Kevin Ferguson Producer/ Reporter, Off-Ramp
Kevin Ferguson produces and reports for KPCC's Off-Ramp.
Born in Long Beach, California, Kevin graduated with a Bachelor's of Arts in Spanish. Before joining KPCC, Kevin worked for Marketplace and the District Weekly, a Long Beach magazine. He's also covered music, art and news for OC Weekly, LA Record, Arthur Magazine, and Riviera.
Stories by Kevin Ferguson
The new exhibit examines two artists, father and son, whose work challenges our ideas of perception and space.
A new documentary called "Jodorowsky's Dune" shows how an unmade film version of "Dune" might have made "Alien" possible.
Years ago, they moved a 19th Century to Heritage Square to save it from the wrecking ball. But on Sunday, someone ran into it with their car.
Michael Garber edited Huell's shows from 2004 until his last episode and says that despite the raw quality, Huell had a very clear vision for his TV work.
Off-Ramp producer Kevin Ferguson got tired of seeing so many scratchers on the sidewalk — and came up with an idea to solve the problem. Here's what the state lottery thought.
This year, Zachary Drucker and Rhys Ernst — a transgender LA couple — made their debut at the famous New York biennial. They talk with Off-Ramp about their work.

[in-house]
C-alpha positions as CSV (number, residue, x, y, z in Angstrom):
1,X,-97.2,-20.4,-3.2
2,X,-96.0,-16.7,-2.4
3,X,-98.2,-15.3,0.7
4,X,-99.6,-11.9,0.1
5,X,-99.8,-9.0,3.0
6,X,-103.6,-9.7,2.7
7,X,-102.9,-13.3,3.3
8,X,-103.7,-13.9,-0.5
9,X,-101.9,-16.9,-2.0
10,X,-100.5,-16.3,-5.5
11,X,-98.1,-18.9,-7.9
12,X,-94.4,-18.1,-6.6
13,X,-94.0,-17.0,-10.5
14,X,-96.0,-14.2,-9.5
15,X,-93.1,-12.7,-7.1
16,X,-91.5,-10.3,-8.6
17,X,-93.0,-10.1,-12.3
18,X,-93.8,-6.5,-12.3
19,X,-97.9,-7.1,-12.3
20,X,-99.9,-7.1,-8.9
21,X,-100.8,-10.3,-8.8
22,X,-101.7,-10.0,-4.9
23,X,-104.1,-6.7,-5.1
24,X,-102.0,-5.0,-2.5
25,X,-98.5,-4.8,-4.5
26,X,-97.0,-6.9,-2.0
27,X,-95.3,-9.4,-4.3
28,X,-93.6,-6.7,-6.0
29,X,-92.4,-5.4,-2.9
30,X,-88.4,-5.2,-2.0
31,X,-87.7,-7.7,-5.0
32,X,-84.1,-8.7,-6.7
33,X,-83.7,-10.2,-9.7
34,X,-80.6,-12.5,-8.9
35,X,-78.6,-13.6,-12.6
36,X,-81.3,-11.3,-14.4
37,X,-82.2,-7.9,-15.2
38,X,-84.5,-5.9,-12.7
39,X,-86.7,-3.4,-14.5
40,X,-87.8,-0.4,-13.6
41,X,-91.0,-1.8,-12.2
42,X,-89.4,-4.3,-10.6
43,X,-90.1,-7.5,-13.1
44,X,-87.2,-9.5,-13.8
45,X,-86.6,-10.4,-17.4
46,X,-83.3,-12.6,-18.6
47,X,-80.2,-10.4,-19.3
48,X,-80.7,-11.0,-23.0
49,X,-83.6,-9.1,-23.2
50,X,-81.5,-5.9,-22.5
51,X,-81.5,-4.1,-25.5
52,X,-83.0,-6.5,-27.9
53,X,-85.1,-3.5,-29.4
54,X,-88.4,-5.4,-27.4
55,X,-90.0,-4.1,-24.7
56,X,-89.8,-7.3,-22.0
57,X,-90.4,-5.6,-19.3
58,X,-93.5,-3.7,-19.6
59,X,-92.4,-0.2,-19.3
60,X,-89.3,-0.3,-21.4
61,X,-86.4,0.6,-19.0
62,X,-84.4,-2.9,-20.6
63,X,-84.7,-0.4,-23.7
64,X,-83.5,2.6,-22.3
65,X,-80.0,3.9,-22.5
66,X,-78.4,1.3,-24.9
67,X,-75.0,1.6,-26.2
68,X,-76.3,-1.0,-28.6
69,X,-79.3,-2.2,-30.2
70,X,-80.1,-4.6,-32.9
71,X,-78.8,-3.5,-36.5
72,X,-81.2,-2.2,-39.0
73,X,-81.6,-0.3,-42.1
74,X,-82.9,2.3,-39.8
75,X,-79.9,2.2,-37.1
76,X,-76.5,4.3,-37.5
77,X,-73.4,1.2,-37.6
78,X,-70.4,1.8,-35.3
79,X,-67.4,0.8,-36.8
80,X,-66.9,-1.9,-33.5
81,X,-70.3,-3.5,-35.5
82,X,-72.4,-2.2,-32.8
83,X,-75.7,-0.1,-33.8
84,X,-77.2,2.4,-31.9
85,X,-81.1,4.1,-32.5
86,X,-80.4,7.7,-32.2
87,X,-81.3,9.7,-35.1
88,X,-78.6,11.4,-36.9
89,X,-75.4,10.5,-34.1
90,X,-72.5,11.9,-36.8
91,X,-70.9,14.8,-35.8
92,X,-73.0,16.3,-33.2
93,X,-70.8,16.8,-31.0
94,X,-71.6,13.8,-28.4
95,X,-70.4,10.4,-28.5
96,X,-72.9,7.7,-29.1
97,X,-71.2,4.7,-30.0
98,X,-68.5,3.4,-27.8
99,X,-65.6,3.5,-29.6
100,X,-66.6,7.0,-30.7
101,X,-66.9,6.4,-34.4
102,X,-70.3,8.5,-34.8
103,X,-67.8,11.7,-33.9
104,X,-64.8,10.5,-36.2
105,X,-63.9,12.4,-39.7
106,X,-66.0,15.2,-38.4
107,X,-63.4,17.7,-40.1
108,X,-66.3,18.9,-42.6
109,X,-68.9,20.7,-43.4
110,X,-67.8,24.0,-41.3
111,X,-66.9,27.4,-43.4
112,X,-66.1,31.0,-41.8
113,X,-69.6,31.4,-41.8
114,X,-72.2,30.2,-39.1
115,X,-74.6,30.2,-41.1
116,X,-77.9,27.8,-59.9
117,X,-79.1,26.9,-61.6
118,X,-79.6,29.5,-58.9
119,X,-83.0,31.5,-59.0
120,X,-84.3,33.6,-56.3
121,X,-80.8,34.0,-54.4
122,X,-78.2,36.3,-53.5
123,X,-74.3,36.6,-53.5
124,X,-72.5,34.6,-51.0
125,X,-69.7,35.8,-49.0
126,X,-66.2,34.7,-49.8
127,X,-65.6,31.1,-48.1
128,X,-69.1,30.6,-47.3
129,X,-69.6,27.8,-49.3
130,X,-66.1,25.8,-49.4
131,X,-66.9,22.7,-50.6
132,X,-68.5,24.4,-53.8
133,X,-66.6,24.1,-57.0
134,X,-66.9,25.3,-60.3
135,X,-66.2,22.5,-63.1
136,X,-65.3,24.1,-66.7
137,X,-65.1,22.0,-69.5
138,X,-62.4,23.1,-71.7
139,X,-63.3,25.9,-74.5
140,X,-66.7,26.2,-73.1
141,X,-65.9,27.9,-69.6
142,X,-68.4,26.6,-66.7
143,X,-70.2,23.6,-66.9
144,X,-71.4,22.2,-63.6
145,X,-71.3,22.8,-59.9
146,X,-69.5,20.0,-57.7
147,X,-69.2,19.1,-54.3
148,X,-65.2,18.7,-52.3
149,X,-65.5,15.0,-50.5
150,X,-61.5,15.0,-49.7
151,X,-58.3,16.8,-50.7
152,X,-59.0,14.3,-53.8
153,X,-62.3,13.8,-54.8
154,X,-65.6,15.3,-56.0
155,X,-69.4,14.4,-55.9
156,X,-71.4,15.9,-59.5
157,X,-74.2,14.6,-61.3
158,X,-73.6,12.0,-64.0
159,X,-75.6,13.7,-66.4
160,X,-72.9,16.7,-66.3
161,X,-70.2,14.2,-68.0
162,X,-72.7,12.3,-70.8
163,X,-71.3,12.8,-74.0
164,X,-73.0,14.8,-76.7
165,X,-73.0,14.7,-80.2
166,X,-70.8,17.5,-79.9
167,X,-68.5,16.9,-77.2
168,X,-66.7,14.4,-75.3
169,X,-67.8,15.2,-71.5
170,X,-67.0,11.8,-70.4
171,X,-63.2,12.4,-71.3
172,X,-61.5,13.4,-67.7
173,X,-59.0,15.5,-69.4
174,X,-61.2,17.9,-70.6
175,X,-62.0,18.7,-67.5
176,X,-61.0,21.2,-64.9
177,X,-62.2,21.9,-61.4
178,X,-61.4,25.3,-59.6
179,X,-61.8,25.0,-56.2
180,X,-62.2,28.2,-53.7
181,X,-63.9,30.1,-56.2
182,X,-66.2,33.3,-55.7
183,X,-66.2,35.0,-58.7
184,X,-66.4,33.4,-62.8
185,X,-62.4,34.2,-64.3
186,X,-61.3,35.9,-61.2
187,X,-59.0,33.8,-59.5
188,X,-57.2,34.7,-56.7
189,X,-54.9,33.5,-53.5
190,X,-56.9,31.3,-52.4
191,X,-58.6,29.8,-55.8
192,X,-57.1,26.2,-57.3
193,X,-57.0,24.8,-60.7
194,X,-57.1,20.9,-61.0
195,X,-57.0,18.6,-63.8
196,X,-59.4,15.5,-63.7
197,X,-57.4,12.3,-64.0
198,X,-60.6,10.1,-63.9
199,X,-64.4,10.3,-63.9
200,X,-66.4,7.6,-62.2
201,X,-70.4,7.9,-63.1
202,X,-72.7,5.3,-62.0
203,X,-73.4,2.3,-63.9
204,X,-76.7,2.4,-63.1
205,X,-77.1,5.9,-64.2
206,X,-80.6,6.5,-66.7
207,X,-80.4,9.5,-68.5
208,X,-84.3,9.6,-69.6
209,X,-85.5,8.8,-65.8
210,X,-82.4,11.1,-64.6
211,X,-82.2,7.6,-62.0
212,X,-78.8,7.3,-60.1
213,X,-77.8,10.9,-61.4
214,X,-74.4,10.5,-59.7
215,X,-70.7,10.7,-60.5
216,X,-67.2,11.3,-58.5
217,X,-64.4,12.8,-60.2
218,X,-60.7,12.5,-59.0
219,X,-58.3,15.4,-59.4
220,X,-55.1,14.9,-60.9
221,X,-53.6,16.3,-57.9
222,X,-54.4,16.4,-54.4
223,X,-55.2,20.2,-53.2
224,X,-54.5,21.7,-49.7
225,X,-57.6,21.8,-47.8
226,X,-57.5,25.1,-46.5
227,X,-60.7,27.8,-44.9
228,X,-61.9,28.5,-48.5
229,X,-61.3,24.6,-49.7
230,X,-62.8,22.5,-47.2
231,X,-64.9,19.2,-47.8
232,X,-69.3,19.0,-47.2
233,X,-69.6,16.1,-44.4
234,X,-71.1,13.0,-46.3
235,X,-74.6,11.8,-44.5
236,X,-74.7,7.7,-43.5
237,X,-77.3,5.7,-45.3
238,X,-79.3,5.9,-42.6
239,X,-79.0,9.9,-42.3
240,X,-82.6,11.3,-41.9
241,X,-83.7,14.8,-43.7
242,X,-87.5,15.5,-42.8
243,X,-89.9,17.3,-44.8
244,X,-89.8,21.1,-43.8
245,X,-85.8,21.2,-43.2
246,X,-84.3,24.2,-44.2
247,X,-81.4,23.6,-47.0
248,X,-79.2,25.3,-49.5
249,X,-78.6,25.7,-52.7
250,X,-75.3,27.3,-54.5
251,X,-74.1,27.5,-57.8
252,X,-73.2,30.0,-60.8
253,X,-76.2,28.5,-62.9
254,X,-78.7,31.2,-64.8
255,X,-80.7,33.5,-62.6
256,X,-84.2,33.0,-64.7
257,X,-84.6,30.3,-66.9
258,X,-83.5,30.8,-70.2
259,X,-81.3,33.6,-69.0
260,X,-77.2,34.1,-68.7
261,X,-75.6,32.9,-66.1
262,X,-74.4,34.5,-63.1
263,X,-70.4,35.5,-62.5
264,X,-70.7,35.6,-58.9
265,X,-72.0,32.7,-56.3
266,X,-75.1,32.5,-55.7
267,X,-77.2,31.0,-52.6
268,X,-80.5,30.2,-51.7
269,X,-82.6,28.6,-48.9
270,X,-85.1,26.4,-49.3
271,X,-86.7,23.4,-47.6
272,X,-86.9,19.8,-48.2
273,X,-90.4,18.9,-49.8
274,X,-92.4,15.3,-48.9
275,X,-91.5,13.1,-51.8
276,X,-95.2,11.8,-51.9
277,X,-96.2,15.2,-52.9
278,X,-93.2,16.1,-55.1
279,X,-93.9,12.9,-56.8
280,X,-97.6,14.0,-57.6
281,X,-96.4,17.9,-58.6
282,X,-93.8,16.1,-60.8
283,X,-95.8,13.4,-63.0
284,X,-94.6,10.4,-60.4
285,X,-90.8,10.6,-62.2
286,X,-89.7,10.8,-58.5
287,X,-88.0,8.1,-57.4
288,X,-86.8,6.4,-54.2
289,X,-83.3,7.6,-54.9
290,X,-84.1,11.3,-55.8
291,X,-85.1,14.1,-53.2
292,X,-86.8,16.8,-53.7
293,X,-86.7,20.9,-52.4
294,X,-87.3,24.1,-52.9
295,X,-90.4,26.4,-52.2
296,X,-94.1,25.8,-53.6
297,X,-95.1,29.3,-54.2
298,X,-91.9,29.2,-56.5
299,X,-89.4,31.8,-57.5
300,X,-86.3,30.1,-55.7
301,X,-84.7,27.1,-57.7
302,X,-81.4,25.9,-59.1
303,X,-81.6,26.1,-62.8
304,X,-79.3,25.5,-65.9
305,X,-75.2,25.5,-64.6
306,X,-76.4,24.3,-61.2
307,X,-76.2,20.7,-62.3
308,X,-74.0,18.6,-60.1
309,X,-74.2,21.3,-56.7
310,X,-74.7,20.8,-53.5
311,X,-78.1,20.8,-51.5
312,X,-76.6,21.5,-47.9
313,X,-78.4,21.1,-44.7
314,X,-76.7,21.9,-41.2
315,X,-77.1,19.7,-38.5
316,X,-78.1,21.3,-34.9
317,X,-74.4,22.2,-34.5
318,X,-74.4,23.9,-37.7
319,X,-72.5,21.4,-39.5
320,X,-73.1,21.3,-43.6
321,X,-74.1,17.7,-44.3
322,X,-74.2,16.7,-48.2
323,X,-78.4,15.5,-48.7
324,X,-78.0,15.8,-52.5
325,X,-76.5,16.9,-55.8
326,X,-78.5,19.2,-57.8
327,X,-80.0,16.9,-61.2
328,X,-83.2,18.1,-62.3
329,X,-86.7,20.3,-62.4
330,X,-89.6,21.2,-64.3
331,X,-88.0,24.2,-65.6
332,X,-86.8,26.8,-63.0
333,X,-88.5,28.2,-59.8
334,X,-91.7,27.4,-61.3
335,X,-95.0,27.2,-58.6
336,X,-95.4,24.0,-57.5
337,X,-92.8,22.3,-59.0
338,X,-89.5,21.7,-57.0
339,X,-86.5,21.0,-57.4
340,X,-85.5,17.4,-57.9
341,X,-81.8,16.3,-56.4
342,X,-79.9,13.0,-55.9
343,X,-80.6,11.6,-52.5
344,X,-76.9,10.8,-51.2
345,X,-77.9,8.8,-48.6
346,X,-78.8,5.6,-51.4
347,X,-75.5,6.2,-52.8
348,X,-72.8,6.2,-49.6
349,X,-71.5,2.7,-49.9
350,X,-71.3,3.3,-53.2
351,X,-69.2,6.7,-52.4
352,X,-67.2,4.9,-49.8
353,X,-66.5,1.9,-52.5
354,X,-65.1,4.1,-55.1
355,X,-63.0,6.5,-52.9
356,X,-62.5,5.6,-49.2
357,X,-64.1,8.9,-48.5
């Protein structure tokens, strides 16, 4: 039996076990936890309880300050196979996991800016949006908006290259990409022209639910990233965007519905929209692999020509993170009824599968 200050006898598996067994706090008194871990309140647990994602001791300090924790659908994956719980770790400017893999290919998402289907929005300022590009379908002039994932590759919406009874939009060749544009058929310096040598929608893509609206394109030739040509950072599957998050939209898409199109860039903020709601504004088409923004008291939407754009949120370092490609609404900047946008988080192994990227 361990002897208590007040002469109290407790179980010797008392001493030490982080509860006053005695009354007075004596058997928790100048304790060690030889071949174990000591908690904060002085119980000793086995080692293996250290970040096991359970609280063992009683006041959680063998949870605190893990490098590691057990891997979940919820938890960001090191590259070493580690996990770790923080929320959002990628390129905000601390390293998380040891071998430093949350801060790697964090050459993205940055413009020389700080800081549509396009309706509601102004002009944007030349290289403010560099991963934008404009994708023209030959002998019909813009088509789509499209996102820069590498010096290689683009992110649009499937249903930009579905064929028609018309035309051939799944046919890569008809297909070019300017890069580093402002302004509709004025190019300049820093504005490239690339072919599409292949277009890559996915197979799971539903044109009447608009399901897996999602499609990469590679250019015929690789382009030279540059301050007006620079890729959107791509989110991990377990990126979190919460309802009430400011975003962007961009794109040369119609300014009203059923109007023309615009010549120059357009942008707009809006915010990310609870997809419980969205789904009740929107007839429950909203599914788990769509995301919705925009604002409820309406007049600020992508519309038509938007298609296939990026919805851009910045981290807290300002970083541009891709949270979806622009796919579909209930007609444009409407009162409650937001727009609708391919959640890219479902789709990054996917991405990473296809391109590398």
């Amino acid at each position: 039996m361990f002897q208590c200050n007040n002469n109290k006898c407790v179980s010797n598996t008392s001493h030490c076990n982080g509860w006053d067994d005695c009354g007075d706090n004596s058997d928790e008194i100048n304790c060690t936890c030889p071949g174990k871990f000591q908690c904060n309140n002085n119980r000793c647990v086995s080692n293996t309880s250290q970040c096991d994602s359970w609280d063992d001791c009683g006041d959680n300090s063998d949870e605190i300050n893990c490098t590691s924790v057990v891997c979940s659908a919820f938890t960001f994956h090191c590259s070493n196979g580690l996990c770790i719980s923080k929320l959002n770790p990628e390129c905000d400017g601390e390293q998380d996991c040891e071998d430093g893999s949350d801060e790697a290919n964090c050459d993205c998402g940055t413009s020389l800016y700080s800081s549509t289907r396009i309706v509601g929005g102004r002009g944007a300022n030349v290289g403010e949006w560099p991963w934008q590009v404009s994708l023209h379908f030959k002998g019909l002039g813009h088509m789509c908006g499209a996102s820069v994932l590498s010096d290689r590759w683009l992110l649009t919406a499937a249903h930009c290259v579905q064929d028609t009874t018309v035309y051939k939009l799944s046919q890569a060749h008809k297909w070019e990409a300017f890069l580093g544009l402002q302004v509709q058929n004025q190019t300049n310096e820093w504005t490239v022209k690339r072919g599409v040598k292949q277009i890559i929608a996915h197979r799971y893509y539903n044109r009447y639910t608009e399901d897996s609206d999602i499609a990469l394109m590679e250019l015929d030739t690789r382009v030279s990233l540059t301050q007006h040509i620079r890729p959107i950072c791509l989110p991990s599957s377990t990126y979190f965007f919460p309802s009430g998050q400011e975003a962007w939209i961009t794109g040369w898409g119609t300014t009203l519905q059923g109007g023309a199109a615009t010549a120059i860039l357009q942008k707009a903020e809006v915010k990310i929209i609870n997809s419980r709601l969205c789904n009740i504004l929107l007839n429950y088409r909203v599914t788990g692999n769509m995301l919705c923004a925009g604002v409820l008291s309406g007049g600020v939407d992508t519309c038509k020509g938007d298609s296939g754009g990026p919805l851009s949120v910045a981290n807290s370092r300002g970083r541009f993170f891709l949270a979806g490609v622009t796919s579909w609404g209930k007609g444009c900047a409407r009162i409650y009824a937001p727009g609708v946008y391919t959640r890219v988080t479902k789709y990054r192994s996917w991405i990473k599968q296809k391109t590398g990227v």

This year, Beverly Hills celebrates 100 years of cityhood. But how did Beverly Hills get to be the upscale paradise it is today?
Songwriters are a crucial part of L.A.'s music industry, but as the consumer appetite for online streaming grows, will they still be able to make a living?
Just this week, the music website Pitchfork did a profile of the city. Bands play Marfa on their way to Austin's SXSW, artists are moving there and Kristen Stewart is writing Marfa poetry.
On March 15, the LA KISS play their first game. After so many teams have tried and failed to set roots in the LA market, can this one succeed?
Last year, bicyclist Damian Kevitt survived a gruesome accident near Griffith Park. Now, he's raising awareness of hit-and-run accidents and plans finish his ride in April.
Atlas Obscura is a travel website for stuff that you won't see in Lonely Planet: offbeat museums, waste treatment plants and beyond. The Obscura Society takes you there.
Parking passes will go back up to $15 from $10 for fans who pay at the gate — the same price they paid during the McCourt era.
The real question is why were people so intrigued, beyond the free coffee and a souvenir Dumb Starbucks cup?
The former Black Flag Frontman, writer, publisher and actor talks with KPCC's Kevin Ferguson about Ray Bradbury, Washington, DC, South Bay Punk and Aerosmith.